Orchids in Yemen [Archives:2000/12/Last Page]

March 20 2000

Part 3 & Final

Barbara Evans

The more we looked for orchids in Yemen, the moreinquisative we became about their recent history. From the 16th, 17th and 18th centuries onwards expeditions had been sponsored by the great and good of Europe, not only concerned with philological queries about the interpretation of the Bible, but also to forge trade routes, and answer many geographical, ethnological and archaeological puzzles. Not least amongst these unknowns was the natural history of the world. As well as this, in every expedition there was an element of rivalry. It could be argued that the ‘Arabian Journey’ to Egypt and Yemen- which was to have on board a philologist, a naturalist and astronomer, -was initiated by the King of Denmark and Norway to counter the success of the Royal Swedish Academy of Science whose first president was the brilliant botanist and taxonomist Linnaeus. To be fair, the expedition was mounted, with some courts; Pehr Forsskal, the chosen naturalist was, in fact, Swedish and has studied under Linnaeus, Carsten Niebuhr the surveyor was Hanoverian, whilst only the philologist, Frederick Christian von Haven, was Danish. Departing from Copenhagen in January 1761 the trials and tribulations of this expedition are well documented and worth reading. It is a marvel that any material collected on the journey ever reached home, for the botanist died in Yarim on 5 July 1763; Carsten Niebuhr, the sole survivor, having traveled on to India and then home overland, was away six years in all. Great credit is surely due it him, for after working ten further years he had published not only his own reports but almost all of his perished colleagues’ results too.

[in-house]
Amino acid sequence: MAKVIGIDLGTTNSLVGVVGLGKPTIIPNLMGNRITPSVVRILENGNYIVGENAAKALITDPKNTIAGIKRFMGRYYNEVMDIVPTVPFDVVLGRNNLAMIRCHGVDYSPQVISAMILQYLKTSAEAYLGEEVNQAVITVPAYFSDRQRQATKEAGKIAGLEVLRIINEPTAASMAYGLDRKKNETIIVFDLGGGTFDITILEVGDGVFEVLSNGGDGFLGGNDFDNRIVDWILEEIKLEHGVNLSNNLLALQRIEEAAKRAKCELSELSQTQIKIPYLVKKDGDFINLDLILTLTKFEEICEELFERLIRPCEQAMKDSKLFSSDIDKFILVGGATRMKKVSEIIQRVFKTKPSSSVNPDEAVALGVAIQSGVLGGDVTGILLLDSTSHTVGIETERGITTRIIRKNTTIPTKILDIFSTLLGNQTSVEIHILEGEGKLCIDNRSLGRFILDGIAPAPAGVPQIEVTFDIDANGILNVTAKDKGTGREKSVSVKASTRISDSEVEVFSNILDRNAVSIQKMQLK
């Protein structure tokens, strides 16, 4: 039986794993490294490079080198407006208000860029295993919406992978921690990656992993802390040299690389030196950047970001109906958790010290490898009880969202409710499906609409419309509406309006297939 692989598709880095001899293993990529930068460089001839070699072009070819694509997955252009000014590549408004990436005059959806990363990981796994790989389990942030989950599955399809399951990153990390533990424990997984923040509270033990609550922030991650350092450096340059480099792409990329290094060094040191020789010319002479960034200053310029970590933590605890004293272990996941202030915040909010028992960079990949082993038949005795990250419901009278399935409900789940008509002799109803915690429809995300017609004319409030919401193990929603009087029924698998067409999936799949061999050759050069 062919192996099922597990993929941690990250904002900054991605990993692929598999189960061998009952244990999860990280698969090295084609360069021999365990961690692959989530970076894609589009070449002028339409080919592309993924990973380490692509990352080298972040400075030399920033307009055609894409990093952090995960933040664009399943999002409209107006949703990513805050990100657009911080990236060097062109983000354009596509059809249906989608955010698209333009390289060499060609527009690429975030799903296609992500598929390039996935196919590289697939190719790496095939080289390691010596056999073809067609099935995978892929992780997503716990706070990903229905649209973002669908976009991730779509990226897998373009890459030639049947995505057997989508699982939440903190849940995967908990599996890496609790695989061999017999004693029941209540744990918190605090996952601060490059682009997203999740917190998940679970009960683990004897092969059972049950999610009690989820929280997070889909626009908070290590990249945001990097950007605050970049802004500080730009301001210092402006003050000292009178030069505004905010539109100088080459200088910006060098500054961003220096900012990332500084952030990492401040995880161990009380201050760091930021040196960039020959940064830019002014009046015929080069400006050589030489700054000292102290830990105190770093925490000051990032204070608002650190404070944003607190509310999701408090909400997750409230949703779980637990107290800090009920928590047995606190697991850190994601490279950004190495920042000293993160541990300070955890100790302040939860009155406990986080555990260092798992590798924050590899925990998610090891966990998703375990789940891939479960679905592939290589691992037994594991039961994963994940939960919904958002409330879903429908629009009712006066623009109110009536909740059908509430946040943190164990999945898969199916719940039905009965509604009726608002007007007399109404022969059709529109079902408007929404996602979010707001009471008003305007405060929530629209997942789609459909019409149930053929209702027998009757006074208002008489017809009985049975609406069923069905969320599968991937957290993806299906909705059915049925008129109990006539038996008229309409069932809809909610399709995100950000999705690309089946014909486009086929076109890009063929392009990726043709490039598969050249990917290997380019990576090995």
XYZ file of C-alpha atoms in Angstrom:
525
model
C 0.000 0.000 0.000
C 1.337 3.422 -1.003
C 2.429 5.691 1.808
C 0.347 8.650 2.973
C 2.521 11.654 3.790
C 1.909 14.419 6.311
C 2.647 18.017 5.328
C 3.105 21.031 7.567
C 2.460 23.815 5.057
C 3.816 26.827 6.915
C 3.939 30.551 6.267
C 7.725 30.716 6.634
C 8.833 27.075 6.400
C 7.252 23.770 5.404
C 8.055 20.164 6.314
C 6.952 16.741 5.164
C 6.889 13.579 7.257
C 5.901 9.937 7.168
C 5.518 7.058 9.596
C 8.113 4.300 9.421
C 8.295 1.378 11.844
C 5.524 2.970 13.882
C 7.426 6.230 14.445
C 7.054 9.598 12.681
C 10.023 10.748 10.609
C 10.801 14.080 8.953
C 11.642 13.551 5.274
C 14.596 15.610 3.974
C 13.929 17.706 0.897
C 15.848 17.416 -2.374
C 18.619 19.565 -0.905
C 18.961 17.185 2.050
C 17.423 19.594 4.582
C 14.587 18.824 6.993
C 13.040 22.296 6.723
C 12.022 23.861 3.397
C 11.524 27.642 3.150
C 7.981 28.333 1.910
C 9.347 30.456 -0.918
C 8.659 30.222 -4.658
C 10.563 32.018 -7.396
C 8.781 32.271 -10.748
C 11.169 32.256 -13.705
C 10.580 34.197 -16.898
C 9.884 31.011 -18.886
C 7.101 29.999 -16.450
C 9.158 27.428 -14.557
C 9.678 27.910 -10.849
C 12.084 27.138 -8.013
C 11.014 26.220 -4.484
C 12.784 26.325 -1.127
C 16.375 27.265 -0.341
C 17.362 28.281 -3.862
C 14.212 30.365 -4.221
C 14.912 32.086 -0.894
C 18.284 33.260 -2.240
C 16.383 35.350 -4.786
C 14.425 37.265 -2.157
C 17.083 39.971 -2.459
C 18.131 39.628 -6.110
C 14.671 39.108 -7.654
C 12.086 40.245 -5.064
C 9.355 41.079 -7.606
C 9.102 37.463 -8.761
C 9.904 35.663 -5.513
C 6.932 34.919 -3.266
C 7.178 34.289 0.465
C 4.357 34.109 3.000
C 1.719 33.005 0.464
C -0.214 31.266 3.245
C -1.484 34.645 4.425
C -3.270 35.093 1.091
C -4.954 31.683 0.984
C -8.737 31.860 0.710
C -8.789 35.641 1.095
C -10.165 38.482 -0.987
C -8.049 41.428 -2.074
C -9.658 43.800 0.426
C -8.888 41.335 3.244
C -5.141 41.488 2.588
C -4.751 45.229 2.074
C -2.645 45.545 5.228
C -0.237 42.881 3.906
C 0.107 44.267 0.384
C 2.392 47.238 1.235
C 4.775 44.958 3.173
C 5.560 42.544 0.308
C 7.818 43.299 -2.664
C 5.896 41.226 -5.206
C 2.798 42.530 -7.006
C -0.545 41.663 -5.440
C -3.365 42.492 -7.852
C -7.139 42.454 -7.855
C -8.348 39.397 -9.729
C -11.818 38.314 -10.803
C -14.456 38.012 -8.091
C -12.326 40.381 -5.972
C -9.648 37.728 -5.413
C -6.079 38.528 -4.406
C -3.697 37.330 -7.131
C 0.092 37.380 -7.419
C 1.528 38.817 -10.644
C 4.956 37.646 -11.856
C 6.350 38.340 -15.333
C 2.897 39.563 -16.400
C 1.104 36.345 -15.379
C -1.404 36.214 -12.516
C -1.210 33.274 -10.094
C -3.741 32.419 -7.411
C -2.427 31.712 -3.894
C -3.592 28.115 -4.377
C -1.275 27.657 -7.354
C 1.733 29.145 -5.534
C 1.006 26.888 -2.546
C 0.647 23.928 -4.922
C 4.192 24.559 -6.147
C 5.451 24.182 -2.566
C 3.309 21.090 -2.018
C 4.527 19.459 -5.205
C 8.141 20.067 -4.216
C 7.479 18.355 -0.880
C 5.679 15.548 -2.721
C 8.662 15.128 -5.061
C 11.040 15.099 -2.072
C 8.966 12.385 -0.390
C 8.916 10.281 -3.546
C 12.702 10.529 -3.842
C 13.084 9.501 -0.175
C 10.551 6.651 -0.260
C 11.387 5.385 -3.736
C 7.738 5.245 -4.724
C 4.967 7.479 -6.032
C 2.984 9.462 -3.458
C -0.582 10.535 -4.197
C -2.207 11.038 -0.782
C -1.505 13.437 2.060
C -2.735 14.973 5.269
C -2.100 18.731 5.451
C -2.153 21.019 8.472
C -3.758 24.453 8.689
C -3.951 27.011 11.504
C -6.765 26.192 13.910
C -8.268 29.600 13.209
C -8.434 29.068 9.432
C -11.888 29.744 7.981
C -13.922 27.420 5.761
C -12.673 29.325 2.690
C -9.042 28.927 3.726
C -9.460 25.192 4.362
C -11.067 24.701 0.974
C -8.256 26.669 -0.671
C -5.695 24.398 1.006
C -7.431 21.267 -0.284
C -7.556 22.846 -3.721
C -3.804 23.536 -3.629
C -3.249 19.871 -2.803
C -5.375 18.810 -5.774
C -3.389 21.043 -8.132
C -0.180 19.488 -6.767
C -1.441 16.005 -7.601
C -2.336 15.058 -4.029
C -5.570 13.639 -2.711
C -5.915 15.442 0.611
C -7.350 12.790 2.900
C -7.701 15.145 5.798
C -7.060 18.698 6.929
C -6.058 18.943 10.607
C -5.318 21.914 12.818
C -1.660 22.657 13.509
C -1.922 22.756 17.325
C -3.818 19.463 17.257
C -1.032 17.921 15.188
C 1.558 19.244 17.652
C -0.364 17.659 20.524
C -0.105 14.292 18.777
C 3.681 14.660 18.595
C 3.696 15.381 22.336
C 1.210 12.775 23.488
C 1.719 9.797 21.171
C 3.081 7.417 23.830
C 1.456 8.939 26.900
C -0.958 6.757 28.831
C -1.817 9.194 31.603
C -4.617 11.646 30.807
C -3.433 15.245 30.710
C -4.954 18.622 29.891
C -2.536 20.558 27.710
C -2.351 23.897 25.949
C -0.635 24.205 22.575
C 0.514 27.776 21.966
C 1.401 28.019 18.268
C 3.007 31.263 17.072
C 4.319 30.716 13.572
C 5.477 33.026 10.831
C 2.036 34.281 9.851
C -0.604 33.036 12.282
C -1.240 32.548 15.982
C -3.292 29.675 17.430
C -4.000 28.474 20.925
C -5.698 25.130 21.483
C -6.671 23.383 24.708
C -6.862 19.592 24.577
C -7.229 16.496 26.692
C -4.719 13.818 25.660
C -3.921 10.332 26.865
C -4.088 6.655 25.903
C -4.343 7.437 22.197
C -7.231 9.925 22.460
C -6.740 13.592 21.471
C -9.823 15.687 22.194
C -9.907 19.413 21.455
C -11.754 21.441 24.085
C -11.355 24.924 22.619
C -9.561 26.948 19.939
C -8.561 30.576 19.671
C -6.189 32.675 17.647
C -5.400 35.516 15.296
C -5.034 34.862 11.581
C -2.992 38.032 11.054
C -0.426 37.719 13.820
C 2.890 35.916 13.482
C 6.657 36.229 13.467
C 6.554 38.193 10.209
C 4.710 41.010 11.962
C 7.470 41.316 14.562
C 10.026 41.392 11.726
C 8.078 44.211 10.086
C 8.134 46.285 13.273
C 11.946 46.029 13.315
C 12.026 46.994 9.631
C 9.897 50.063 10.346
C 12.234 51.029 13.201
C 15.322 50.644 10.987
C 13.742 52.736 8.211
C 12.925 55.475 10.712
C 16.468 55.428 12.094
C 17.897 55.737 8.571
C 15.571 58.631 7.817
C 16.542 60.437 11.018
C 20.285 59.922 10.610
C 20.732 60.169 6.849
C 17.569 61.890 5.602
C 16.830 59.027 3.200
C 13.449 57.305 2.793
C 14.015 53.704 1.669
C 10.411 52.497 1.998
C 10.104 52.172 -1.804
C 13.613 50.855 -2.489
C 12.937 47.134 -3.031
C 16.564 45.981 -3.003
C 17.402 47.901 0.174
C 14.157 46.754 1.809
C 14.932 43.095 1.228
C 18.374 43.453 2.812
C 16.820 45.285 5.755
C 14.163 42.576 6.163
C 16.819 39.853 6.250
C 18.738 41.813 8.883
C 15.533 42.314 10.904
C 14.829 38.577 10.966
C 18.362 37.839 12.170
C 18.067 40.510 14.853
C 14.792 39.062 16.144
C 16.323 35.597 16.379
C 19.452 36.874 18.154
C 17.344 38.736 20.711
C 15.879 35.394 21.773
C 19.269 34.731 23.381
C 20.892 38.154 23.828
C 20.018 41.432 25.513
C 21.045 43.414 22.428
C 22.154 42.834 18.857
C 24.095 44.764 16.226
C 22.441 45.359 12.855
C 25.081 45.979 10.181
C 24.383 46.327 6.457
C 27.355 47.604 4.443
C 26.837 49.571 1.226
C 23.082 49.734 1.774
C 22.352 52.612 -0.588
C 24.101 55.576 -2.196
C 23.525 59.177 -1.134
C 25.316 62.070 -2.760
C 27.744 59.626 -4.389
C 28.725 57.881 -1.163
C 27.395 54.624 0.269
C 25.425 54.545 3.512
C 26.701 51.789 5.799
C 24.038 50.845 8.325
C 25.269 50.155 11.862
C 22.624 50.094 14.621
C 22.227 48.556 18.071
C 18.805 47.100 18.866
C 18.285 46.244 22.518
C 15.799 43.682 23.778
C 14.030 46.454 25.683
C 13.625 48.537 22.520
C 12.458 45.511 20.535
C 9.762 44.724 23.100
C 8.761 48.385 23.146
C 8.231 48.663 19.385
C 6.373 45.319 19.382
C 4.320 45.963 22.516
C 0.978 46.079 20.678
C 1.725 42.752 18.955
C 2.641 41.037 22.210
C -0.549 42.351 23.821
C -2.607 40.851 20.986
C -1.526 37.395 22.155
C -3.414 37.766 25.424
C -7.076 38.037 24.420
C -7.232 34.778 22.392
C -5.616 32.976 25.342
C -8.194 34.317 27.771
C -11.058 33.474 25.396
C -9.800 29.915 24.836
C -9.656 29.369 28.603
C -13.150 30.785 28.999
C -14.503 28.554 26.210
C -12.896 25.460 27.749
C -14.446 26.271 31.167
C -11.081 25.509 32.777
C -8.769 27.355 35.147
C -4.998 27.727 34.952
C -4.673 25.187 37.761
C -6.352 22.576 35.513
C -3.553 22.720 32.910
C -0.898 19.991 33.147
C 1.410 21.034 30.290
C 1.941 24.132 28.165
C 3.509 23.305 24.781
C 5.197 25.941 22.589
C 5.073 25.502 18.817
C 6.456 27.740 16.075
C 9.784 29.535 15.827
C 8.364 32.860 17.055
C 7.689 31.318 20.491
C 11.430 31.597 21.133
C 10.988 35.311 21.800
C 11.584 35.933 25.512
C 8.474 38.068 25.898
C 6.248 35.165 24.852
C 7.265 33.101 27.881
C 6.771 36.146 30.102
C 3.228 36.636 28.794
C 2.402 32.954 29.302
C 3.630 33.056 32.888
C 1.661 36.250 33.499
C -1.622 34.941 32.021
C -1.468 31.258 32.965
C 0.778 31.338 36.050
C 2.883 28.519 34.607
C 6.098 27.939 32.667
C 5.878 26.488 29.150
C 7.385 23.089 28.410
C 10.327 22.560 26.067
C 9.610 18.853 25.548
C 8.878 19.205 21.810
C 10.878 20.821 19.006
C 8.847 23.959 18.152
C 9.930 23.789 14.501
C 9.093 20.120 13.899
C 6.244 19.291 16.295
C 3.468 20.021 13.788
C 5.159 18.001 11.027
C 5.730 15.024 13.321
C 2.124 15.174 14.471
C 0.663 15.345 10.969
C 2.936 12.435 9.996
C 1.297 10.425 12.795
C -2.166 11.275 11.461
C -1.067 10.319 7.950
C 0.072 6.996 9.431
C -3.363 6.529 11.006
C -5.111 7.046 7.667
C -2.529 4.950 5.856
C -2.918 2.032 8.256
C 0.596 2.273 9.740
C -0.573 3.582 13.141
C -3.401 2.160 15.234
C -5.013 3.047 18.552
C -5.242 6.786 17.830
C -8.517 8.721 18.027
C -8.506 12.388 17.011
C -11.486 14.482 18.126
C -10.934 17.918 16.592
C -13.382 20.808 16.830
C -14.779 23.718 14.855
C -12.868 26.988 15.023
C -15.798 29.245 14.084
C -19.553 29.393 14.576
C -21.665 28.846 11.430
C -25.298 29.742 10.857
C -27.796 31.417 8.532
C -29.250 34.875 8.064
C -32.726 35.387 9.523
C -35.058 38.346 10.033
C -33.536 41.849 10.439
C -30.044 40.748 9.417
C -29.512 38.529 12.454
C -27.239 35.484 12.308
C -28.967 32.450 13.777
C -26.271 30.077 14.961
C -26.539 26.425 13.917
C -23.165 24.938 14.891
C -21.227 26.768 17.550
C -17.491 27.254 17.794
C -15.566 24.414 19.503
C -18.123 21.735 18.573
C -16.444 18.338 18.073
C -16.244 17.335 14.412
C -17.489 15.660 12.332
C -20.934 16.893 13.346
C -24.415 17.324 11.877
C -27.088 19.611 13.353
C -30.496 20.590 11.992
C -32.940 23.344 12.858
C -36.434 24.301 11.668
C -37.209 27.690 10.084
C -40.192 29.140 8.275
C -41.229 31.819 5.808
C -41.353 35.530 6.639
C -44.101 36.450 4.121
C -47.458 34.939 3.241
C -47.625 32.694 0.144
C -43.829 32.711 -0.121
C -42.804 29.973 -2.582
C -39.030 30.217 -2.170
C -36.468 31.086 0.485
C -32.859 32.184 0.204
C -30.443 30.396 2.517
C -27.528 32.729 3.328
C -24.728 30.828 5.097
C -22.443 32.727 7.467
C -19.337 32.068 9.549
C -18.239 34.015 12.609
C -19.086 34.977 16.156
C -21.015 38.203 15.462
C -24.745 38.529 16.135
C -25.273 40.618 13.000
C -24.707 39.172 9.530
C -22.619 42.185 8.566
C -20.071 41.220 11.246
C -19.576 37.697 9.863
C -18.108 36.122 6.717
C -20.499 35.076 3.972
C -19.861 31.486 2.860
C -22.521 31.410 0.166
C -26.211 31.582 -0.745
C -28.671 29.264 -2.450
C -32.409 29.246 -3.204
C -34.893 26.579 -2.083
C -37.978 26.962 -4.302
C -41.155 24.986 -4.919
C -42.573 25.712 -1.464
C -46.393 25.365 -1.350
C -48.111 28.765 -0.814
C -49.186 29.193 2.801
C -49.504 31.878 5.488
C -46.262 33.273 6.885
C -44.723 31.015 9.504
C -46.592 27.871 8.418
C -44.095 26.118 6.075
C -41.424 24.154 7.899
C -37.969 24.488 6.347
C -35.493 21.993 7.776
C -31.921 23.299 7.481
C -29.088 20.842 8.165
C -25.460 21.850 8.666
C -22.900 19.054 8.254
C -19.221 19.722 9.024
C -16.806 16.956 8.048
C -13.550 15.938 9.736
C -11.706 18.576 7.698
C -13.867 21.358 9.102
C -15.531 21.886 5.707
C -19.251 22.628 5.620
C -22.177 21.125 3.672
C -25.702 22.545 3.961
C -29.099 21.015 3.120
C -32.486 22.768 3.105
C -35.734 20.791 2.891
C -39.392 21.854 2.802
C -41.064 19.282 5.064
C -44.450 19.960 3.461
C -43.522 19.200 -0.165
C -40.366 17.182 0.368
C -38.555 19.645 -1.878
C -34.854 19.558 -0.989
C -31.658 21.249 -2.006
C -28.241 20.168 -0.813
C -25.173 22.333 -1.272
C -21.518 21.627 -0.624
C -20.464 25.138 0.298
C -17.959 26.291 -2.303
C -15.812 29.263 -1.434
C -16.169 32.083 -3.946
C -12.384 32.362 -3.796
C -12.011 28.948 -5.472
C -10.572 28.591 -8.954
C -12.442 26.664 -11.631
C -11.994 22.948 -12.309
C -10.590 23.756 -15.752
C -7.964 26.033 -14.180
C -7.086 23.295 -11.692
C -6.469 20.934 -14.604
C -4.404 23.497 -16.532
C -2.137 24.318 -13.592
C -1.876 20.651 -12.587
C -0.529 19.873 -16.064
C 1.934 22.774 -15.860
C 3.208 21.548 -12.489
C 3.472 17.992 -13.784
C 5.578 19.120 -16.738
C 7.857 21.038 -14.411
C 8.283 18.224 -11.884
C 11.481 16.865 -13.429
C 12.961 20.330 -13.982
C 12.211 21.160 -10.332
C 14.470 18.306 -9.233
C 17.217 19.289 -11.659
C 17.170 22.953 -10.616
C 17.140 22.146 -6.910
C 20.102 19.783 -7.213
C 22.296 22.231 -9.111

Three orchids were found by Pehr Forsskal, Holothrix aphylla, Eulophia petersii and Eulophia streptopetala var. rueppelii (modern nomenclature) so when we first found the little Holothrix aphyalla on the stony graveyard in 1983, it was as though we were in a time warp, for no one else, we thought, had discovered it since 1762. Our moment of glory was brief, however, for later we read in a Kew Bulletin published in 1979, that it had already been re-discovered that same year, as indeed had the other two, by John Wood who sent samples to Kew Garden in London for little orchid did not flower regularly each year, so perhaps both he and we were just lucky to find it. Far from being deterred, we were even enthusiastic to use every outing from Sana’a to search elusive exotics. Nobody we knew seemed to talk “orchids”, let alone “botany”, apart that is from an occasional visitor to Yemen, a French geologist called Patrice Christman who once told us he had seen a pinkish orchid (Eulophia petersii,) near Taiz, on a previous visit, long before we saw it ourselves, in 1989. A great orchid enthusiast, he had eagerly photographed the tiny Holothrix aphylla (and us with it!) when we showed him where it was in 1987.